Boys still ride their bikes in this area. Cody would have been 13 this year, about the same age as the paperboy I see go by when I visit there. As he goes up the side of First Street, I see him get on the sidewalk at his first opportunity, as most kids would. I turn back to the makeshift memorial that still stands at that infamous corner, but my vision is disrupted by a sudden cloudburst of deep sorrow. How I wish I could look back at what occurred at that corner around 3:28 PM on 8-19-04 and say but that's not what happened. But I can't. Nobody can, and reverse what actually happened.

 Citizens of Ludington, urge your city councilor, your mayor, your city manager, your police chief to do the right thing and make our streets safe for our most vulnerable, and most precious, assets.



Views: 338

Reply to This

Replies to This Discussion

Question RJE, why would the Mayor and other city officials state this was an unsafe corner lacking merit for youngsters, make it an issue to correct in the future so others don't fall into the same pitfall, visiting the site of the memorial and offering condolences, then go on to do nothing? Granted, the city is not the pallbearer of all the guilt, but they sure don't act in any way responsible to the needs for safety in this sad and sobering case. I agree to disagree with the sidewalk as the issue, kids use sidewalks for walking and biking when they are present, and vice-versa when absent, thus my continuing dialog for improved safety and honesty in governing.
Those are questions you'll have to ask the mayor. And I suggest you do that at the next city meeting.
I know you are a critical thinker-- so if you disagree with anything I present here, I am sure you will explain to me why you do.

A city lives under the rules of the state and feds, and have their own rules called ordinances. These rules list legal obligations, duties, and rights of individuals and government entities. When you or I break a rule, and sometimes even when we don't, we can get sanctioned by officials and be fined or imprisoned. Likewise, cities are accountable when they don't fulfill their legal obligations or duties. Or even if they overstep their powers (rights).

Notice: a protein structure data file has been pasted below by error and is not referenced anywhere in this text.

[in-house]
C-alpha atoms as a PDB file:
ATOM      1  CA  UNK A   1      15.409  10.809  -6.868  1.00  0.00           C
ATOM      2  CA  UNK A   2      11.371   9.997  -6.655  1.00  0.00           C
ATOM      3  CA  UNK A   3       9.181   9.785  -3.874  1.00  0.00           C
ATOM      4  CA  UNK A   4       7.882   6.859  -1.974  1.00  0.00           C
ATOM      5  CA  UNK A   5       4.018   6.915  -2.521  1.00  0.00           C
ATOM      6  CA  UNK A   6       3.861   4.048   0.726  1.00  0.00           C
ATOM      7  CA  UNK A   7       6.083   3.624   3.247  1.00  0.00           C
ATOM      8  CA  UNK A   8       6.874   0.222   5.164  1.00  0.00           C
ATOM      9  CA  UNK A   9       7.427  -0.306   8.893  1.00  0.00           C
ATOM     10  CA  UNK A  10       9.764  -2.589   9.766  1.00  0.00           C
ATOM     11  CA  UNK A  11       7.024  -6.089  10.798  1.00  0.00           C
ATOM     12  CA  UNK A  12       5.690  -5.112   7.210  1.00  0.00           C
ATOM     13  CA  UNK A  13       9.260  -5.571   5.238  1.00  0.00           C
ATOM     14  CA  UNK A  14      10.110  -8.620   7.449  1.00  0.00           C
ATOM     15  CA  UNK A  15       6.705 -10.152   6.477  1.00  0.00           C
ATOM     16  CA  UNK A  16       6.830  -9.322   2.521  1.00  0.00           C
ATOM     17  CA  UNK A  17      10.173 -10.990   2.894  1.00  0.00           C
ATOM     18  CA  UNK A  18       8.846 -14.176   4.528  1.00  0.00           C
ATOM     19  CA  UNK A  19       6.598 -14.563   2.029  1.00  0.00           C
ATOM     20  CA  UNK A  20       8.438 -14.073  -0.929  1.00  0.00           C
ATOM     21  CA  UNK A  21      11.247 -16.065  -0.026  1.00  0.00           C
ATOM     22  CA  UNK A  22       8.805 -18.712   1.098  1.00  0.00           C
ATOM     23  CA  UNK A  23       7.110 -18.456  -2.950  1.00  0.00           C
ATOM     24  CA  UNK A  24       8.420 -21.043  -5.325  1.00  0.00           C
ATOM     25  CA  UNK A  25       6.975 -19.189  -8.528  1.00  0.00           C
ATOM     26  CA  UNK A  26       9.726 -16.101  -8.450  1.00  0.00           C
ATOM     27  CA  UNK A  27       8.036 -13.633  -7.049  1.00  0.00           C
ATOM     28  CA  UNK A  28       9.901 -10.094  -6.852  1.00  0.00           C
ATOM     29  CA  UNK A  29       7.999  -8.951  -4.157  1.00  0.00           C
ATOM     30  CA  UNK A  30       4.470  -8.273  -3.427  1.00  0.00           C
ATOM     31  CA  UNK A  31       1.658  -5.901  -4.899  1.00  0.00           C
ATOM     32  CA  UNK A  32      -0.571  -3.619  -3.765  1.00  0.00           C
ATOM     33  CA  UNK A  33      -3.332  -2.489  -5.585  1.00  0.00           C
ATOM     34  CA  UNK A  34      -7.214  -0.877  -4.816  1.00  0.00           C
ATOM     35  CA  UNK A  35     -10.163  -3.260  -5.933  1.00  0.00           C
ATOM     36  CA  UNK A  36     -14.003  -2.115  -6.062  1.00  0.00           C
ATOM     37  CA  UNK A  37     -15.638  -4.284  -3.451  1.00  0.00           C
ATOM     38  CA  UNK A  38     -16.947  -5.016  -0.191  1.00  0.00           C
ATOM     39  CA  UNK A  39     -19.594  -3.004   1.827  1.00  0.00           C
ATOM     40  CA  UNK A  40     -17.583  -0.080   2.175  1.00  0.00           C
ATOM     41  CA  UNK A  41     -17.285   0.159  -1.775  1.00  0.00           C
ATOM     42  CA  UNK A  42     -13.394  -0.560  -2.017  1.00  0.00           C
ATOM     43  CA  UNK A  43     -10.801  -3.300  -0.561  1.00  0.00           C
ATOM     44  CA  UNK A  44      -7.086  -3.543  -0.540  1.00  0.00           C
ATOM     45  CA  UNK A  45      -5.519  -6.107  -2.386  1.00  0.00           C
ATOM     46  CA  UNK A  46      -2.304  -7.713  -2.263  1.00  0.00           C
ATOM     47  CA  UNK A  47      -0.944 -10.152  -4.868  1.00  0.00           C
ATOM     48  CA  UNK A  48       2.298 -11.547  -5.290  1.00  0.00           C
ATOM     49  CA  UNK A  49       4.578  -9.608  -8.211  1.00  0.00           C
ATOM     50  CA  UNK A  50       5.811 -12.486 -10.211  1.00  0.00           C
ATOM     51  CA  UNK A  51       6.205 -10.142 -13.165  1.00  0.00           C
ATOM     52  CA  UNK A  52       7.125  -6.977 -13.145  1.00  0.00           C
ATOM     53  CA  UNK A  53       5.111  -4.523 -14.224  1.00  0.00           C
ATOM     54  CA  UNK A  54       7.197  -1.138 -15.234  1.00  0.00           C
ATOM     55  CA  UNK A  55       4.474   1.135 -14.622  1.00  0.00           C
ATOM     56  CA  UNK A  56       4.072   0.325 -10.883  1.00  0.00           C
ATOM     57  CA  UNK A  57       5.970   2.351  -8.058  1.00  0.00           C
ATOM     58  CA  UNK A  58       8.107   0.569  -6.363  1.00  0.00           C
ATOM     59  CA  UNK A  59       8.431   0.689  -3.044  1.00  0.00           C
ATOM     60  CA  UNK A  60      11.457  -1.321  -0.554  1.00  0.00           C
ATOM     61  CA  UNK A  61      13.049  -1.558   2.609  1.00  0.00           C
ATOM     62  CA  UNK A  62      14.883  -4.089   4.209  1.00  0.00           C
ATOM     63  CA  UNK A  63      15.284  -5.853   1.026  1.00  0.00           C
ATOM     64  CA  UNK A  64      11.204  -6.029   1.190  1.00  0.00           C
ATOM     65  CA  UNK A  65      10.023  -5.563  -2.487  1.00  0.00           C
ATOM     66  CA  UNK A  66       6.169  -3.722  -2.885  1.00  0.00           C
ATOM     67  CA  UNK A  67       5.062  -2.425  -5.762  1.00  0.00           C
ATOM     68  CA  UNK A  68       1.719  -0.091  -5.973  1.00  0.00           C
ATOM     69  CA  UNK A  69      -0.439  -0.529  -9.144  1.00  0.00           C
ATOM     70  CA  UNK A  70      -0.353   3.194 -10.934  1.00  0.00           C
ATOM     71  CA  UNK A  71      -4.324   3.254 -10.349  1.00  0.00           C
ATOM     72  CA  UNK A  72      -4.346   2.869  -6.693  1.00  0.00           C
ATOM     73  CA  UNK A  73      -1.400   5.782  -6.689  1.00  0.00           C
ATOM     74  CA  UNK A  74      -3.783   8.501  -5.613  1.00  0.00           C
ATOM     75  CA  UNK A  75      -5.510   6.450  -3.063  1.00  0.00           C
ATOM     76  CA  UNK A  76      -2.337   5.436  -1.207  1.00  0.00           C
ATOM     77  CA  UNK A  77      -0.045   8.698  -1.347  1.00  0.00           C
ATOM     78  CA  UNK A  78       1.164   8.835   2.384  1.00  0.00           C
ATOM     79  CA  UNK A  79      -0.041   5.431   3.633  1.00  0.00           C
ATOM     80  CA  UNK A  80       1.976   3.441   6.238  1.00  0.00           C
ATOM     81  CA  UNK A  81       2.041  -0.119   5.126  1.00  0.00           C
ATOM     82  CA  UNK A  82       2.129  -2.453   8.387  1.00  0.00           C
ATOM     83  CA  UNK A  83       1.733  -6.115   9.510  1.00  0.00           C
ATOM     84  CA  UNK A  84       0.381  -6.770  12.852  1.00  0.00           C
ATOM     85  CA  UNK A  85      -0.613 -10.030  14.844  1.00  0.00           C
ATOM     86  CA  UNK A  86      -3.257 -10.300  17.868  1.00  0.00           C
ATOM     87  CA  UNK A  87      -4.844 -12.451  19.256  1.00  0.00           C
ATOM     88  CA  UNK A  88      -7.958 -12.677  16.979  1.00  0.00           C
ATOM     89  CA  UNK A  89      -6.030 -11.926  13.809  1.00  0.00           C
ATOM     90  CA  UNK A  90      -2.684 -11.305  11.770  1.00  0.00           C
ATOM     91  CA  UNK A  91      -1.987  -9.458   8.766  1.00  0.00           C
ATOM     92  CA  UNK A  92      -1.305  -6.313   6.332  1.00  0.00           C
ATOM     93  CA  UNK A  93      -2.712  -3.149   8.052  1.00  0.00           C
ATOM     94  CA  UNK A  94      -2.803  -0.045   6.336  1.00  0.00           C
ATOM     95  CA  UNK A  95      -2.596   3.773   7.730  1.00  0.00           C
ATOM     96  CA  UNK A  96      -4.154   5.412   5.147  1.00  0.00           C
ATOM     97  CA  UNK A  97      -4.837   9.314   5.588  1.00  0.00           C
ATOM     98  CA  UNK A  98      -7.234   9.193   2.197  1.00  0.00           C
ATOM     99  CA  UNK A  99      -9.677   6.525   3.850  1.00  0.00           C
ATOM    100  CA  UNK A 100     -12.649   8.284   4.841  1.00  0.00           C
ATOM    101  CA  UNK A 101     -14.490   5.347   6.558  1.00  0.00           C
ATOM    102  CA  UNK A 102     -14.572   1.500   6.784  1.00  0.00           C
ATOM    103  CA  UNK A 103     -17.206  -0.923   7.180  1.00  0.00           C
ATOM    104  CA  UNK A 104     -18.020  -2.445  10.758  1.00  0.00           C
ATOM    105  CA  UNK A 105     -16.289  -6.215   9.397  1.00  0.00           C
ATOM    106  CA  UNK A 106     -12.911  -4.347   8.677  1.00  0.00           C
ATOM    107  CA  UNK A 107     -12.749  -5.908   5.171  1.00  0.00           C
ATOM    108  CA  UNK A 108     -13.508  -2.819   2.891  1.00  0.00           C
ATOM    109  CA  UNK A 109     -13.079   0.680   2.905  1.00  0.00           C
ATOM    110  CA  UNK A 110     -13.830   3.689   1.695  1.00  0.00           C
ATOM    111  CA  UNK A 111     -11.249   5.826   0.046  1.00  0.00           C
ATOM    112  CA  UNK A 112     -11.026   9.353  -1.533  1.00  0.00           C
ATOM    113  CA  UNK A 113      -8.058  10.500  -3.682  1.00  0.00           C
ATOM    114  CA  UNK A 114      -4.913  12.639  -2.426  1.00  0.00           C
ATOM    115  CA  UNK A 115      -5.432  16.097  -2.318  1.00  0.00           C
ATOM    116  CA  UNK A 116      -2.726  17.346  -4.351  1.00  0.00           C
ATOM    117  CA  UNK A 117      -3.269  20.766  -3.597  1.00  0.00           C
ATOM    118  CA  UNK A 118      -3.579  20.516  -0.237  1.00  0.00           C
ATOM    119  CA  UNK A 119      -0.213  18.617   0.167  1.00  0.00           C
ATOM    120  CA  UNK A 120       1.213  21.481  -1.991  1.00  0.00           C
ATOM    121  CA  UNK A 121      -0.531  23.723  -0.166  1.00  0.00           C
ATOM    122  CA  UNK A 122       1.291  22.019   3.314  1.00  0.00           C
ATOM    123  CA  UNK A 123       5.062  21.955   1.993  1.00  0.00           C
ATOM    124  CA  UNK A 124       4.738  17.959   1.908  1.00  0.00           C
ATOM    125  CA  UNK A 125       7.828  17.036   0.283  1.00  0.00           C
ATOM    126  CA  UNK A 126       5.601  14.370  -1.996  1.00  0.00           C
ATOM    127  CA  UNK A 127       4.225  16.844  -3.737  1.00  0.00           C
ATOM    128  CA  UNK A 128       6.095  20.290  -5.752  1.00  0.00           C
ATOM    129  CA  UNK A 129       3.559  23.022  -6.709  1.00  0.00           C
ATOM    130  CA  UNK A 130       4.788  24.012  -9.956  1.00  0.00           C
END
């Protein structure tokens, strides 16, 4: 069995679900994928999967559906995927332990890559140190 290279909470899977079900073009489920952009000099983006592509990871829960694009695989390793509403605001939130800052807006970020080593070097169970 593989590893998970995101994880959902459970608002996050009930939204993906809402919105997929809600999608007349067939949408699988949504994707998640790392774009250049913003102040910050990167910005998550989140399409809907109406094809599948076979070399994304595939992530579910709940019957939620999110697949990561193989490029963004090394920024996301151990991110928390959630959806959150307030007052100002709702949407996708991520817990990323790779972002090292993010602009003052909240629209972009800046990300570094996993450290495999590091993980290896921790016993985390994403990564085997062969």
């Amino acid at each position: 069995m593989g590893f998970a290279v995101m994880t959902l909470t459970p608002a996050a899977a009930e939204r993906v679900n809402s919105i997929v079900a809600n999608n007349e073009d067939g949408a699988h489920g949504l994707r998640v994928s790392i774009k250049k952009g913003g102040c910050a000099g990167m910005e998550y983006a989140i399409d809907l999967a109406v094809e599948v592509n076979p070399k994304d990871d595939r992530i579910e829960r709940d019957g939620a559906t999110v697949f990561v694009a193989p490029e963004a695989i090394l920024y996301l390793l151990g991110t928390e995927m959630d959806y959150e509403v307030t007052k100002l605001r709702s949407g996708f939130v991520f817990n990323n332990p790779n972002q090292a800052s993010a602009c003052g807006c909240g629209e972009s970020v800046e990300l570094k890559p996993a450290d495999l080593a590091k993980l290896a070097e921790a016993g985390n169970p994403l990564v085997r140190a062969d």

I have went riding with kids under 8 y.o. across town. They are scared to be in the road with the cars behind their backs (I don't blame them), they want to ride on the sidewalk, and that's where I want them to be at that age and cognitive development. But it can't be done. Many areas have no sidewalks at all, some are checkered with sidewalks and non-sidewalked areas, some have overgrown sidewalks, impassable right-of-ways, etc. If I restrict us to only areas with safe sidewalks, we couldn't go anywhere.

And yet the City has laws regarding installing and maintaining sidewalks inside the city limits. The DPW Building is just one of the many City-owned lots that have not followed our local ordinances (more to come). The Dowland lot pictured is decidedly a lot less maintained than the two properties the city has forced to repair sidewalks in 2008 and 2009.

The city is not fulfilling its duties or legal obligations, and even though I continually pester them about this topic and show them pics of extremely unsafe ROWs or sidewalks, the only result has been their reducing the amount of money they budget towards sidewalks, inaction, and silence. Extravagant purchases of unneeded marina docks at the expense of the crumbling or non-existent mandated infrastructure item known as sidewalks.

I welcome you or anyone else to make some inroads to those who can do something about this, RJE, and raising awareness by this forum is just the tip of the iceberg for positive change.
I guess I haven't made myself clear. Every town, city, village has areas that would be considered unsafe to ride a bike. Ludington is no exception. You don't ride a bike or let a child ride a bike in an area that is unsafe. You do so at your own risk. It doesn't make much sense to cry foul after someone has been injured riding in an unsafe area. I have a bike rack on my vehicle and transport our bikes to areas we can ride with safety because our street has no sidewalks. I agree the city should install sidewalks but the residents on the street would have to pay and not many would agree to that. In some areas the residents don't want sidewalks, so what is to be done. You can complain all you want that the city has not fulfilled their obligations but in the final analysis It still boils down to personal responsibilty. What I would like to see is the City or whomever, lay out "bike trails" using sidewalks and other safe riding areas that criss cross Ludington and encourage tourist to " tour the town" on bicycles. There are plenty of areas with sidewalks that could be used. [ I can't believe someone took an 8 year old across the city in traffic on a bicycle]. You know, we could be talking about that 8 year old as well.
I clearly see your points RJE, and your idea and promotion of "bike trails" within the city, or even on the outskirts, is commendable in theory. When does someone, like you or I, or the city, promote that great idea? And whom pays for it? go for it, and I expect, XLFD, as I, will wholeheartedly agree, and further support such well-intentioned actions/projects to come. Problem here is the City is directly and duty-bound, let's not forget about ethics too, to make conditions for such pedalists to be safe, secure, and enjoyable for all. Or WHAT do we have a local governing authority for then sir? Their foremost responsibility imho, is to provide for the safety, education, cleanliness, and security of it's citizens? Via infrastructure. Or is that too much to ask? There is a Seven Million Dollar cash cow in reserve right now, proven by earlier trial balance statements I have provided to this forum. Did you not see that sir? Thanks. And keep up the vigil.